Monday, October 27, 2008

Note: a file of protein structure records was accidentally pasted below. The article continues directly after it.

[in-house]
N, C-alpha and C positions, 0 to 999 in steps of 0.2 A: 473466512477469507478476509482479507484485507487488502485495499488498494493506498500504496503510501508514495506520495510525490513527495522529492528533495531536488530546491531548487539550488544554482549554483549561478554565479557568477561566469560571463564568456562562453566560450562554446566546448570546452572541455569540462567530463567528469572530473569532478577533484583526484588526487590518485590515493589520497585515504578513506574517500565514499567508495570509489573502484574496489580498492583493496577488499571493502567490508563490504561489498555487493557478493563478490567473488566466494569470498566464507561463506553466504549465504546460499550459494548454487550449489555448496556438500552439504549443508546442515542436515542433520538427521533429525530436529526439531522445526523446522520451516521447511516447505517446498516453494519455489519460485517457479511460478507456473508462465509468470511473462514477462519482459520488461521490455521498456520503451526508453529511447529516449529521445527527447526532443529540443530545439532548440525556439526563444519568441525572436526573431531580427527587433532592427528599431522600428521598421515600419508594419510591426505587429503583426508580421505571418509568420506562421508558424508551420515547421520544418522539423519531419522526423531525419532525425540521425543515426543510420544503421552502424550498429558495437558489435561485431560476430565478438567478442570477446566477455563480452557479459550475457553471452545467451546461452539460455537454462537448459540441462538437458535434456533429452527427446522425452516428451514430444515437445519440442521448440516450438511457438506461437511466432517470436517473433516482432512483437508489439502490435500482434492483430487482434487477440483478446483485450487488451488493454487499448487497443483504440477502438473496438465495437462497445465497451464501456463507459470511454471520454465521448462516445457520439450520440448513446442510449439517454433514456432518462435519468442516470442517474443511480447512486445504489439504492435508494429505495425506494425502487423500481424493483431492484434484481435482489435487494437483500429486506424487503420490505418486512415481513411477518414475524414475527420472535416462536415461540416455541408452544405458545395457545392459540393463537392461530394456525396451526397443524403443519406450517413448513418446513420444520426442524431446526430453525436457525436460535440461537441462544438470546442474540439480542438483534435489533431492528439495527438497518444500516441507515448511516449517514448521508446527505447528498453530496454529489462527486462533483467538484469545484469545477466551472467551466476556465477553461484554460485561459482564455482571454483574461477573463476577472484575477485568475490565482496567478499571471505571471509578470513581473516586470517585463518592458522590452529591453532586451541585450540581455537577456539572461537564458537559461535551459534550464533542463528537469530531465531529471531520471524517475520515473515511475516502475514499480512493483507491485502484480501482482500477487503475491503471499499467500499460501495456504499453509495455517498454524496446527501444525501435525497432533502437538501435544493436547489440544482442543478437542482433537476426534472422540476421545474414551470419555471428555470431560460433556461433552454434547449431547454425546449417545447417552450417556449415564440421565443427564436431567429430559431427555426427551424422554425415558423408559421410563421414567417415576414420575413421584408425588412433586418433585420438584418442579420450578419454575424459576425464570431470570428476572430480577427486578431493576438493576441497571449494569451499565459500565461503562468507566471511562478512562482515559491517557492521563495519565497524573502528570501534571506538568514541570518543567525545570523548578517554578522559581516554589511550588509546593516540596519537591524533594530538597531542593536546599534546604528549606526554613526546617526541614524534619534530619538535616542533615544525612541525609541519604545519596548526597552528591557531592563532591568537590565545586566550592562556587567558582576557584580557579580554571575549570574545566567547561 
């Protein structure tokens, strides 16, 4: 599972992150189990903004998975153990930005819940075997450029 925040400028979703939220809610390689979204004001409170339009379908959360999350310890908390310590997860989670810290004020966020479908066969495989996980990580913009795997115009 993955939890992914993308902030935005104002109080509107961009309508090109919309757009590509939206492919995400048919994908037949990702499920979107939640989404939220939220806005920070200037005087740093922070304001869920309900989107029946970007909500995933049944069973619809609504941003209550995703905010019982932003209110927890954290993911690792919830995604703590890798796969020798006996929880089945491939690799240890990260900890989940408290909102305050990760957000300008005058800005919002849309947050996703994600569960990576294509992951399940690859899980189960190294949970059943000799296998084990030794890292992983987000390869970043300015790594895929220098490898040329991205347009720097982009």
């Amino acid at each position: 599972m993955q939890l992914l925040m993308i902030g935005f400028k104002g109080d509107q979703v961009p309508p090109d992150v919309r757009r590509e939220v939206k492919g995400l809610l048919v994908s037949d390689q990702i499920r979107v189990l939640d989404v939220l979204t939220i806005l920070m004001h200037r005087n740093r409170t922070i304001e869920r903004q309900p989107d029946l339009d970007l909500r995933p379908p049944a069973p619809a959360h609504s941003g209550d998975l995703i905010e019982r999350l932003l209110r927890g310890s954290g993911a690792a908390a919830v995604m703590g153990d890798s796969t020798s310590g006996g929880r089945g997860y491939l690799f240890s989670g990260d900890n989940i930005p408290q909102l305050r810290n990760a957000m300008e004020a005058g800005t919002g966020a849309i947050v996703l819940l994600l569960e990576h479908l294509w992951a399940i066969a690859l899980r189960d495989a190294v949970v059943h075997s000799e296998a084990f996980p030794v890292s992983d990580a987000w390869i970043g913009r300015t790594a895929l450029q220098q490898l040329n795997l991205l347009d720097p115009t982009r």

The first trail repair session of 2008 was a resounding success: Mike Vitti, president of C.L.I.M.B. (Concerned Long Island Mountain Bikers) graciously hooked up with us through our local nature guru Mike Bottini, Tom Dees of EH town parks, and a crew of volunteers from the mountain biking and trails preservation communities. We met at the Hither Hills Visitor Center, and then re-convened at the overlook in Hither Hills, with the wonderful vista of the Atlantic Ocean on one shoulder and the sandy stretches of Napeague on the other. Our goal was to create a new sustainable section of trail to replace the trail adjacent to the overlook parking lot. The existing trail was suffering from severe erosion, creating gouges, spilling sand, exposing roots and generally becoming a headache for all. We were given a briefing with plan outline, tool demonstrations, safety considerations, then started at it: Initially we, the 15 attendees, cleared the trail brush by removing fallen trees, protruding limbs and beer bottles. The previous week, Tom and the two Mikes had laid out, marked and run the proposed contour trail, the last step confirming optimal trail flow, and grade reversals . Next was trail raking, pulling leaf cover to the uphill side of the trail, followed by the heavier cutting work using our new friends McCloud and Pulaski: long-handled tools and axe- like implements that did a wonderful job of creating a bench-cut in the side slope. We then leveled across the width of the trail, leaving a small downhill gradient across the trail to ensure run-off in a sheet pattern, then tamped it down. Returning the previously raked natural cover to the trail completed this portion of the task, and it was onto the next section in question. Here, closer to the parking lot, the trail had also eroded badly and was considered non-redeemable, so the objective was to re-route it: we brought the loppers into action, clearing dense brush, chopping and removing thick vines, then returning with a power trimmer to strip the thick vegetation to the base. Out with the heavy tools again, to break the surface, create a 2 foot wide trail, then tamp and cover: this time with mulch that had been delivered by the NYS Parks crew. This trail, closer to the parking lot, was routed to connect with the main trail, but was non-technical, gently sloped and wound through the beautiful native plants on top of the overlook, creating a short teaser walk for anyone so inclined to venture from their cars. Having walked the trail and admired our handiwork, we retired to Hither Hills Visitor Center, a wonderful NYS Parks facility: the spacious room, overlooks dunes and ocean and is filled with kids’ books, toys etc: full sized seal-lion models, jellyfish toys hanging from the ceiling, many educational tools, all relevant to the local environment... beautiful! Mike Vitti then gave a well-detailed and organized presentation on trail building, with a slideshow from around the state and nation to illustrate the engineering concepts behind sustainable trail construction. He also filled us in on grant application workshops, state / federal financing and volunteer recruitment. PHEW!! Full brain! We chatted on the way home, excited about the day, the turnout, the instant gratification, the information...I fielded calls from more local mountain bikers and trails enthusiasts and resolved to get our biking advocacy group, (Spokespeople) going asap: many friends, local cyclists and non-cyclists have expressed interest, as have the local community organizations. With a bit of effort, I know that we can make the biking here better and more inclusive, as well as strengthen our liaisons with the local trails preservation groups. Well done to everyone who attended, we all who look forward to the next event: with consistent effort, we will make a huge contribution to improvement of the trail management and cycling scenes on eastern long island. Keep your eyes out in November for the first general meeting of Spokespeople, and please contact me at if you are interested in helping out in any way.

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